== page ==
of Co-Counselling or to acquire insights into how the peership organisation
has been developing. There is almost no literature about the CCiS, its
history and its organisation. So it is not amazing that most (new) Scottish
Co-Counsellors dont know why we decided in 1992 on "Scottish" instead
of "Small & Local", on the objective of "the highest possible Quality",
and on "Network instead of Community".
Some of the
- Clarifying to Co-Counsellors how many opportunities Co-Counselling
has to offer.
- Making the previous experiences and insights available, so that people
can make their own informed choices and decisions, and that re-inventing
the organising wheel again and again is minimised as much as possible.
restrictions of peership
Experience shows that only groups of 6 (8 under the most optimum conditions)
are able to run themselves purely as a peer group i.e. without any appointed
facilitator. The condition for success is that each group member is equally
distress free, knowledgeable and able to manage a group process. The reason
for this is that the bigger the group, the more information needs to be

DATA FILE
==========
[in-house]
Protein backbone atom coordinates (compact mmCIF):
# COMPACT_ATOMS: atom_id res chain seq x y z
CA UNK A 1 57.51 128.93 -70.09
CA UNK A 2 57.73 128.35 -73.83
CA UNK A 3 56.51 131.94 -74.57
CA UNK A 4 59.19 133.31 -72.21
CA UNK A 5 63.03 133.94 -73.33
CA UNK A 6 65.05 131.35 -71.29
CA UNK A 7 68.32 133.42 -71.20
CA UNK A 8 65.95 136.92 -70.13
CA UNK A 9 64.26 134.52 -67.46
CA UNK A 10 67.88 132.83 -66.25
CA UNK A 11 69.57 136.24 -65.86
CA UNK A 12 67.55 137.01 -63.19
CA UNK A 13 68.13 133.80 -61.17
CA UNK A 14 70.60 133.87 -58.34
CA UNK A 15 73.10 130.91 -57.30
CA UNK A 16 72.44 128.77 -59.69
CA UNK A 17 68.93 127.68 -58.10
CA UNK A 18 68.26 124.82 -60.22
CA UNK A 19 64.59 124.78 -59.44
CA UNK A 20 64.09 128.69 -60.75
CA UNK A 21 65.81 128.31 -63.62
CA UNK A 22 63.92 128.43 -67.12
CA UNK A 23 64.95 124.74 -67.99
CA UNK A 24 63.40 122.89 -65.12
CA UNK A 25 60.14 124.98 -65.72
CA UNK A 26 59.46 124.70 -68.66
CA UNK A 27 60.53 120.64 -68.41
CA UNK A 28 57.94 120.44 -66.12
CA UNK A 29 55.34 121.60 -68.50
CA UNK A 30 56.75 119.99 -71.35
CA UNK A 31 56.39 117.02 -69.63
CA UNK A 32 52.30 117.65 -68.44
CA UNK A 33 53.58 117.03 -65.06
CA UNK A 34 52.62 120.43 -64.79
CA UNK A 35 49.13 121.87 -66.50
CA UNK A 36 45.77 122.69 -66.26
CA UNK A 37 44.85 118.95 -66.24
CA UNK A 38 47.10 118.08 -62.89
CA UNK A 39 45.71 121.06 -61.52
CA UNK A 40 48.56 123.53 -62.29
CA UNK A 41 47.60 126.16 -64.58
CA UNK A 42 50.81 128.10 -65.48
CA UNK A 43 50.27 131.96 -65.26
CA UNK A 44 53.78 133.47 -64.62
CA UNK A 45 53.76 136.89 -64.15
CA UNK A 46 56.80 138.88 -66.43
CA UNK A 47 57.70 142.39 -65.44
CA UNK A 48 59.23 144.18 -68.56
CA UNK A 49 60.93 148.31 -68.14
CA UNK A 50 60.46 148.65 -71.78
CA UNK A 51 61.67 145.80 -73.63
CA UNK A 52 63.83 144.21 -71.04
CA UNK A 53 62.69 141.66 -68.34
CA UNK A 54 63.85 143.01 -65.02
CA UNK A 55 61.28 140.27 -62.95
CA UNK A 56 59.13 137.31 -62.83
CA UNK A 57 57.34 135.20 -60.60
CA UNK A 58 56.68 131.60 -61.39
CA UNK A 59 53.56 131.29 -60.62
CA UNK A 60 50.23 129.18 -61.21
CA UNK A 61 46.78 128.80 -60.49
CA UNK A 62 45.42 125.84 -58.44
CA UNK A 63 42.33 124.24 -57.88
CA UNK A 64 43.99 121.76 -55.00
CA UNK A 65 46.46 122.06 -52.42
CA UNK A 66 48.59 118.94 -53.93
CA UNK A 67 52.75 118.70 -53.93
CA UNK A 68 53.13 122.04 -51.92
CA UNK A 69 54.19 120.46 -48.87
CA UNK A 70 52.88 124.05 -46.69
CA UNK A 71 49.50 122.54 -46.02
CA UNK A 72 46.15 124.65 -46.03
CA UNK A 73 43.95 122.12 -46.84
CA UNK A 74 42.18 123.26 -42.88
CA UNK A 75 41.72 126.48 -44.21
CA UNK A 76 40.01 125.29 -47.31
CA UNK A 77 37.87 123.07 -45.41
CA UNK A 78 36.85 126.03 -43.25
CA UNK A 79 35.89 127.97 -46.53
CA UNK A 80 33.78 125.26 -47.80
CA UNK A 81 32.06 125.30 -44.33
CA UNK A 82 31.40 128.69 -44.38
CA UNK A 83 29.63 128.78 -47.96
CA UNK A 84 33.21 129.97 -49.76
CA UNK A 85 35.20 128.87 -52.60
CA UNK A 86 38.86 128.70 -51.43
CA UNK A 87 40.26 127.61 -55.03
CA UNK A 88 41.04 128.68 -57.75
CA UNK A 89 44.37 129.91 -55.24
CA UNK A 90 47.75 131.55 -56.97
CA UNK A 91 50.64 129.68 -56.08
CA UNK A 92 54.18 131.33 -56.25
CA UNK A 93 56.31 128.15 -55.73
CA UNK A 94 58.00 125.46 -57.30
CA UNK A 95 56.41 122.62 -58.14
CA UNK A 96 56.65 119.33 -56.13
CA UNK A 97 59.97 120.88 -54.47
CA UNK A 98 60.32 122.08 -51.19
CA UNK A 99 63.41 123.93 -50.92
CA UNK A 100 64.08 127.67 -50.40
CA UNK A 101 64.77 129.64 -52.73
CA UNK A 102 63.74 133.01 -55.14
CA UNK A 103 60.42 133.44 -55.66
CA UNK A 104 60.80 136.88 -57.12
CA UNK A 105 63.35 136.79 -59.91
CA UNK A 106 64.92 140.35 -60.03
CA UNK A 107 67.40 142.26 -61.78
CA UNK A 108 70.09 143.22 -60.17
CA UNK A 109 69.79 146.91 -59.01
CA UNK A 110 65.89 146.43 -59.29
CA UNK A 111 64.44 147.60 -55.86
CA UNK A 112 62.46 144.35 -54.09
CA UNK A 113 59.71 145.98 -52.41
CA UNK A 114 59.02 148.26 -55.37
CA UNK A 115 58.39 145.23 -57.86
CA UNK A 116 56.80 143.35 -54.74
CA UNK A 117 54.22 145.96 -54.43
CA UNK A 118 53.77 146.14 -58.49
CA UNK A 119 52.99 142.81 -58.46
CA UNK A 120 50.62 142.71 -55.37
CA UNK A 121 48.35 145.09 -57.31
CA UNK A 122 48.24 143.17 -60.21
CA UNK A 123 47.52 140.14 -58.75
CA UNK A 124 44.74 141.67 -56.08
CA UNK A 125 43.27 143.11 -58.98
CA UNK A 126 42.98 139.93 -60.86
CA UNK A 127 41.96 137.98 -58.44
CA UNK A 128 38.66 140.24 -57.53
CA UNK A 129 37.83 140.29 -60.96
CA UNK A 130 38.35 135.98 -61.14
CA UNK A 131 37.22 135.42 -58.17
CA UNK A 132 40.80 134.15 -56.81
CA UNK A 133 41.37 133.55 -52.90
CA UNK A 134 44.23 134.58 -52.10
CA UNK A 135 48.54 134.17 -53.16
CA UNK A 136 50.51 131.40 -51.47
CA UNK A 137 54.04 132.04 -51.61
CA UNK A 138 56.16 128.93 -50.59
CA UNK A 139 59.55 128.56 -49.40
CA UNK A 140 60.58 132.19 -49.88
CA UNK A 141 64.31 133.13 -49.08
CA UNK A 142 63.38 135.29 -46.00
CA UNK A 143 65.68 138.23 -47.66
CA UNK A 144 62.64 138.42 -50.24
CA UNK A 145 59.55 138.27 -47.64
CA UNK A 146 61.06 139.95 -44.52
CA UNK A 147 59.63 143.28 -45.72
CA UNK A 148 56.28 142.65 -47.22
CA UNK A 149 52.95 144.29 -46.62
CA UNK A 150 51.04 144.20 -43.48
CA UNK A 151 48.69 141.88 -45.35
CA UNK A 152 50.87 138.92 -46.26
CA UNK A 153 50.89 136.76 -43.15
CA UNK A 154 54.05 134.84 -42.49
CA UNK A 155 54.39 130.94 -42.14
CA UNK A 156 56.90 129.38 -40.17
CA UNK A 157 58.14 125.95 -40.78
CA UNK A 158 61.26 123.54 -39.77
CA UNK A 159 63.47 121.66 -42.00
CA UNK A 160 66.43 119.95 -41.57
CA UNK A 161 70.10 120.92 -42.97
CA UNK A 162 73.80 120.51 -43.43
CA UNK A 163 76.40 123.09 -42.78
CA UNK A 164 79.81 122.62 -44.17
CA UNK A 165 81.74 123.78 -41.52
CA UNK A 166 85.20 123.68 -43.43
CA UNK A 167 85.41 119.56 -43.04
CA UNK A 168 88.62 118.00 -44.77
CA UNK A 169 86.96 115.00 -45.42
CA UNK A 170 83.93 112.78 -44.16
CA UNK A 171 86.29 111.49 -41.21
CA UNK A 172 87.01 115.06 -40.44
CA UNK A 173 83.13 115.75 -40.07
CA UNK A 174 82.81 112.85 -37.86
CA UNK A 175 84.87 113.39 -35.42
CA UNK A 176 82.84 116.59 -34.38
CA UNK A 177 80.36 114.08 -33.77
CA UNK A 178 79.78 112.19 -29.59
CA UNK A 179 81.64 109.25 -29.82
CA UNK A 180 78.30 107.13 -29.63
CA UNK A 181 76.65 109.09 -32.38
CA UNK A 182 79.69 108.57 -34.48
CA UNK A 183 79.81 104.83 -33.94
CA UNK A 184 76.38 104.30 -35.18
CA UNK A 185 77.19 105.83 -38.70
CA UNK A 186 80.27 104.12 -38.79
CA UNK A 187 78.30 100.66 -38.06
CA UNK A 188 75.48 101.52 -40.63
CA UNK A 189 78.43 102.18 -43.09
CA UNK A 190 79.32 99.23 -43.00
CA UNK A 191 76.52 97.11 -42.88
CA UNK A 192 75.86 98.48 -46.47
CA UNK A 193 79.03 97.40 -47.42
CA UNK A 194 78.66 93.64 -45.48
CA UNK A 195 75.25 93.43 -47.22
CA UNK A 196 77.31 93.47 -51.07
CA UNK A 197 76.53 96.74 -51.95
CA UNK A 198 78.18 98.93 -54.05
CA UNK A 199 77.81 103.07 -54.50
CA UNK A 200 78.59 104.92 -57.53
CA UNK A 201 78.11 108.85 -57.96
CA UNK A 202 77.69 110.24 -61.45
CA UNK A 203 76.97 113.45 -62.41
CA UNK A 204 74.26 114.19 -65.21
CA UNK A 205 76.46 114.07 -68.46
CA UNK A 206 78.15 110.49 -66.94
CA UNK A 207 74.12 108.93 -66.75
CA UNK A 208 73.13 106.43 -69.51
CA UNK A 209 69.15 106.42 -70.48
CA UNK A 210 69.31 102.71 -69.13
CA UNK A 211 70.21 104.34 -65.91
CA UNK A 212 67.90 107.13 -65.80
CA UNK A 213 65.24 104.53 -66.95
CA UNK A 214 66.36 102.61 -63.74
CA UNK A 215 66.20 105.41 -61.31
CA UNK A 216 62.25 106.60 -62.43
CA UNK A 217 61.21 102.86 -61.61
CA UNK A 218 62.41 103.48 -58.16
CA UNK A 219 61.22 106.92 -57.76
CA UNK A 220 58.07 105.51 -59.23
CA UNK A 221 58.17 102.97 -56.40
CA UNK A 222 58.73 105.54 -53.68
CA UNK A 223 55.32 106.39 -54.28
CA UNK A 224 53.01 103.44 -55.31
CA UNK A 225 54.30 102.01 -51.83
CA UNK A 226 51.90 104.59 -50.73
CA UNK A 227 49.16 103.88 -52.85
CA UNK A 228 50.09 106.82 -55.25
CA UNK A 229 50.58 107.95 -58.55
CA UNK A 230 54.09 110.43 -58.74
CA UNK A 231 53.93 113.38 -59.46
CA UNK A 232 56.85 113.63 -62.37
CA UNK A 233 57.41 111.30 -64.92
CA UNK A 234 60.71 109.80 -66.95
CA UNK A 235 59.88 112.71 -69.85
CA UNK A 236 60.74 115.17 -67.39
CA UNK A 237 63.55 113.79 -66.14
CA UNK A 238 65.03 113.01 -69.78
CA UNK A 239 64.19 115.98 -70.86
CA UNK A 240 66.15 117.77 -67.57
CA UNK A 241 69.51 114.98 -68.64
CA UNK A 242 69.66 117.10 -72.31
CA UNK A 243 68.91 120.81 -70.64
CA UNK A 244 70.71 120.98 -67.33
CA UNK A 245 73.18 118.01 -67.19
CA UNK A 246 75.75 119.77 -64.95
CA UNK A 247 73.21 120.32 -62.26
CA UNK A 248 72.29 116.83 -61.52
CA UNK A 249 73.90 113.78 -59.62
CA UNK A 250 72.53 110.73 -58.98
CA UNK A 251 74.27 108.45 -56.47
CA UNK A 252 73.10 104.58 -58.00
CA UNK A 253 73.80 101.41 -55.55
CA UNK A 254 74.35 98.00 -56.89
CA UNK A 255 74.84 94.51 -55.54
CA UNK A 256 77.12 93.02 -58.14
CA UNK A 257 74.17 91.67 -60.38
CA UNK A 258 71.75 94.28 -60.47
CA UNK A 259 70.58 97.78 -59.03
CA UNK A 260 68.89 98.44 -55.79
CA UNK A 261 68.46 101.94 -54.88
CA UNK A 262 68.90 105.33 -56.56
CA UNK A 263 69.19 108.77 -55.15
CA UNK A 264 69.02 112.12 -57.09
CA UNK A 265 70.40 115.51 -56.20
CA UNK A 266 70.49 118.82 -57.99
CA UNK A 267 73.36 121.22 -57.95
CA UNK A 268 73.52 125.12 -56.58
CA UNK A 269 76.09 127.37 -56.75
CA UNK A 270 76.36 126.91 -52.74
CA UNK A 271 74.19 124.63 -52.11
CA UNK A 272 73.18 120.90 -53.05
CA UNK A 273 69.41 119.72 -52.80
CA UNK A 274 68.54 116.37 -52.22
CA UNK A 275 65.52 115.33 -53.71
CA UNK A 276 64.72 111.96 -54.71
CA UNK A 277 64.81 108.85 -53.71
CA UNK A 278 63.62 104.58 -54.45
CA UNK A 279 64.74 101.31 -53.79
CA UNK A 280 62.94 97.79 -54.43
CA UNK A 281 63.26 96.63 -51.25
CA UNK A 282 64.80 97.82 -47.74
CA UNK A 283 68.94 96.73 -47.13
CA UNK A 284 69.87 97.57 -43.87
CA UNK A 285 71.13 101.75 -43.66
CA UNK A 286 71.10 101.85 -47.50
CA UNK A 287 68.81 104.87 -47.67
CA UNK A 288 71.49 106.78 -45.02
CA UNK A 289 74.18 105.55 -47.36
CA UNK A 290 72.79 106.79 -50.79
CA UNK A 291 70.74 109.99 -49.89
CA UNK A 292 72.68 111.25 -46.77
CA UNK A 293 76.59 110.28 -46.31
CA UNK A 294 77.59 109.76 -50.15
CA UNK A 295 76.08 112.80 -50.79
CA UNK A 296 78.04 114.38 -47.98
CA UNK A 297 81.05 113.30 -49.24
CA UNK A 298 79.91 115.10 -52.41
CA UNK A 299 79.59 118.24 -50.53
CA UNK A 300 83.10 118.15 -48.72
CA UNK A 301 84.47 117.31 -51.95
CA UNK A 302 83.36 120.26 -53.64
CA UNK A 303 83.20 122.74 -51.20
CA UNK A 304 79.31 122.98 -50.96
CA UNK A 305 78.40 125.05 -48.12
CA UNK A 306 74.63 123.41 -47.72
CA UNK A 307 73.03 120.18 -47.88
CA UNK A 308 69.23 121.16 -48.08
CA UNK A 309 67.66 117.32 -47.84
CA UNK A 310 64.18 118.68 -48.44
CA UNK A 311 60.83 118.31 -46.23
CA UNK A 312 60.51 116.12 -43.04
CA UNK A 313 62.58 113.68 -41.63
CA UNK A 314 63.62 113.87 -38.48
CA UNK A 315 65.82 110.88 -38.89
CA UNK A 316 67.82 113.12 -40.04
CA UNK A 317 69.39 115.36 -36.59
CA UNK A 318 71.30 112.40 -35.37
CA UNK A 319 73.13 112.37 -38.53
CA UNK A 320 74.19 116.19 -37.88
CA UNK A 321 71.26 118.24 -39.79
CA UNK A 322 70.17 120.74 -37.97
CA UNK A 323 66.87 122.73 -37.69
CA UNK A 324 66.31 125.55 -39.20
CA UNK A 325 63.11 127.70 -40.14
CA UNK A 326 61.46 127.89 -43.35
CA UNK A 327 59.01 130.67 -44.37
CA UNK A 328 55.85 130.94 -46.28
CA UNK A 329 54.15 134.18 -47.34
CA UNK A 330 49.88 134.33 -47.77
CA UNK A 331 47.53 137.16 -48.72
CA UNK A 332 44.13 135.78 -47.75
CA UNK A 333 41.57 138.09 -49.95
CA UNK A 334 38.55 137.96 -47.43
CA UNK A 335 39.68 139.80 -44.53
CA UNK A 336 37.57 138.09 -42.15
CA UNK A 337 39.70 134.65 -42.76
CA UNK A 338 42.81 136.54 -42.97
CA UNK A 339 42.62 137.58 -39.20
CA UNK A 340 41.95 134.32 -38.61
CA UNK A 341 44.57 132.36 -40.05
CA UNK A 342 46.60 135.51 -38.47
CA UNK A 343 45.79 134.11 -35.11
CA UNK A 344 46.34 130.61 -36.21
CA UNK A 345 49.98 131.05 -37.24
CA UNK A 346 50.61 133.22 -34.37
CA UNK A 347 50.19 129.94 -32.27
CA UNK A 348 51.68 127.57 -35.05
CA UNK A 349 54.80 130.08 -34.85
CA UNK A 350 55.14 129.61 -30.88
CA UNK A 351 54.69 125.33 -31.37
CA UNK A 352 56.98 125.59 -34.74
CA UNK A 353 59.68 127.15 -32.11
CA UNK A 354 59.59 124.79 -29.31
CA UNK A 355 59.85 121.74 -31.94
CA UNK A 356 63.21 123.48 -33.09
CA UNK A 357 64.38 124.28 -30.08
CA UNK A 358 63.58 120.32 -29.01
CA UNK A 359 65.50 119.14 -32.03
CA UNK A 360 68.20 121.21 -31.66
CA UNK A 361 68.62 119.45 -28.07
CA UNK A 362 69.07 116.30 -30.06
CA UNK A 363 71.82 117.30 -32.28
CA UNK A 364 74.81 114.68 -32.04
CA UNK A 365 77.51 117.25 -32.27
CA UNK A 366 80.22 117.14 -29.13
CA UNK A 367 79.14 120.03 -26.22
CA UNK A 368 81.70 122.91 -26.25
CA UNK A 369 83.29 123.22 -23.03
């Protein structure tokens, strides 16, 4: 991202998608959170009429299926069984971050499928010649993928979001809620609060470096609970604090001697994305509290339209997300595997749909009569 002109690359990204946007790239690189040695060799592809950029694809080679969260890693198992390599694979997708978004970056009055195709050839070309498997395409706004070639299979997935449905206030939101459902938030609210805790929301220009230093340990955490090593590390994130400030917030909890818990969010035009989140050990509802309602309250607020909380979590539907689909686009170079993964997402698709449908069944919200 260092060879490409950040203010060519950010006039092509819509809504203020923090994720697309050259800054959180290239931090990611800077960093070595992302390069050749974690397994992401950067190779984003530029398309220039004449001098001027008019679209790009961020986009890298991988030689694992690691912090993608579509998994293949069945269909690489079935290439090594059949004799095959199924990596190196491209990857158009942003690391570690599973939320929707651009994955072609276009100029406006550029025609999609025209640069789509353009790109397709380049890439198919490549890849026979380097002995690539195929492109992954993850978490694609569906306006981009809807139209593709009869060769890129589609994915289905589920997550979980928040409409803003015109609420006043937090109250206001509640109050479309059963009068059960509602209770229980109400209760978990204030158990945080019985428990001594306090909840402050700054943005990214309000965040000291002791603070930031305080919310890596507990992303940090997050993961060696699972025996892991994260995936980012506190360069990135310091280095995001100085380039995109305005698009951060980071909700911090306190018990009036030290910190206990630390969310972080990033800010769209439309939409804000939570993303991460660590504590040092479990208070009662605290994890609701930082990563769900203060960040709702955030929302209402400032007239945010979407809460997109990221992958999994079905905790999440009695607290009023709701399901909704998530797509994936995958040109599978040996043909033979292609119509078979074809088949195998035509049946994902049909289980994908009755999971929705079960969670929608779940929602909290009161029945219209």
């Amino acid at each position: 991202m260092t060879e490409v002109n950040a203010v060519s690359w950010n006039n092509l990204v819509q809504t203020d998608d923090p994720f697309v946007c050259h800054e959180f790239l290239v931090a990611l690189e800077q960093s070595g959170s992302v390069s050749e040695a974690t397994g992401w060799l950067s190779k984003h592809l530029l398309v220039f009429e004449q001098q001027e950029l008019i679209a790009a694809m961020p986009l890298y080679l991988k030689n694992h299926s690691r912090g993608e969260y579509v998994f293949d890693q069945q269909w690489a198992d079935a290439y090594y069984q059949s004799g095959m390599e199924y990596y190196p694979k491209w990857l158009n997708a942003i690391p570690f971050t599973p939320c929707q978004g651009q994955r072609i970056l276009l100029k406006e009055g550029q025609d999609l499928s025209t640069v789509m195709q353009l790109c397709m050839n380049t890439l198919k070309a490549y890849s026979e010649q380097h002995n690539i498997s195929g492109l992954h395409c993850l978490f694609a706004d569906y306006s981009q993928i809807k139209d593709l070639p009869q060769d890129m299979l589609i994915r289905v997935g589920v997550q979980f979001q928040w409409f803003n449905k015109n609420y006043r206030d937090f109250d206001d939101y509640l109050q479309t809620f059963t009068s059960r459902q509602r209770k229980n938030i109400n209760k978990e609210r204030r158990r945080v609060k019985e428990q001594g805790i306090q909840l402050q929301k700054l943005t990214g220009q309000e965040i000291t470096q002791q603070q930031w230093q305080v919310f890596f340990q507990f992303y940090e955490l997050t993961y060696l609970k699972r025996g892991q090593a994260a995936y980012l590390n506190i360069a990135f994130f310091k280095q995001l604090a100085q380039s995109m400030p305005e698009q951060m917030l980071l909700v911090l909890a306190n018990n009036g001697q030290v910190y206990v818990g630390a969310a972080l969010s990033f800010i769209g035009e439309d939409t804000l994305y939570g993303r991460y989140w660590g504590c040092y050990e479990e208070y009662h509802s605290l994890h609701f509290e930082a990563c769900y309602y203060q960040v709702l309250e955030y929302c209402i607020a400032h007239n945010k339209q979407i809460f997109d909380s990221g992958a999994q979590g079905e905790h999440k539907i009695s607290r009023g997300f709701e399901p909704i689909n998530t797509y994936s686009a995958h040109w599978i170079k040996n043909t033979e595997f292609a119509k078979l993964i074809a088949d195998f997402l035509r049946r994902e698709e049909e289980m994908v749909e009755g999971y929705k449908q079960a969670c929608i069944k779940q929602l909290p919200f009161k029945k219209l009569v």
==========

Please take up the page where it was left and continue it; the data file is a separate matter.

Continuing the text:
processed and negotiated by each member.
Thus in Co-Counselling even small peer groups often work with an appointed
facilitator and because of the peership principle rotate the facilitation.
Although peership logically dispenses with the cult of the personal leader,
it cant dispense certain activities and functions of leadership,
for example focusing meetings, creating directions, co-ordinating activities
and encouraging the available volunteering manpower. These are all vital
and necessary processes in any organisation.
The bigger and more heterogeneous the groups are, the more complicated
these processes become. That means that somebody who is able to facilitate
a support-group evening may not necessarily be able to facilitate workshops,
or to see a business meeting through from start to finish, including the
preparation, the meeting itself and its aftermath.
- As the quality of the facilitation is crucial for the results, how
can Co-Counsellors be encouraged to become good facilitators?
- How can facilitation in the network be organised in such a way that
everybody can feel in control of the decision making process?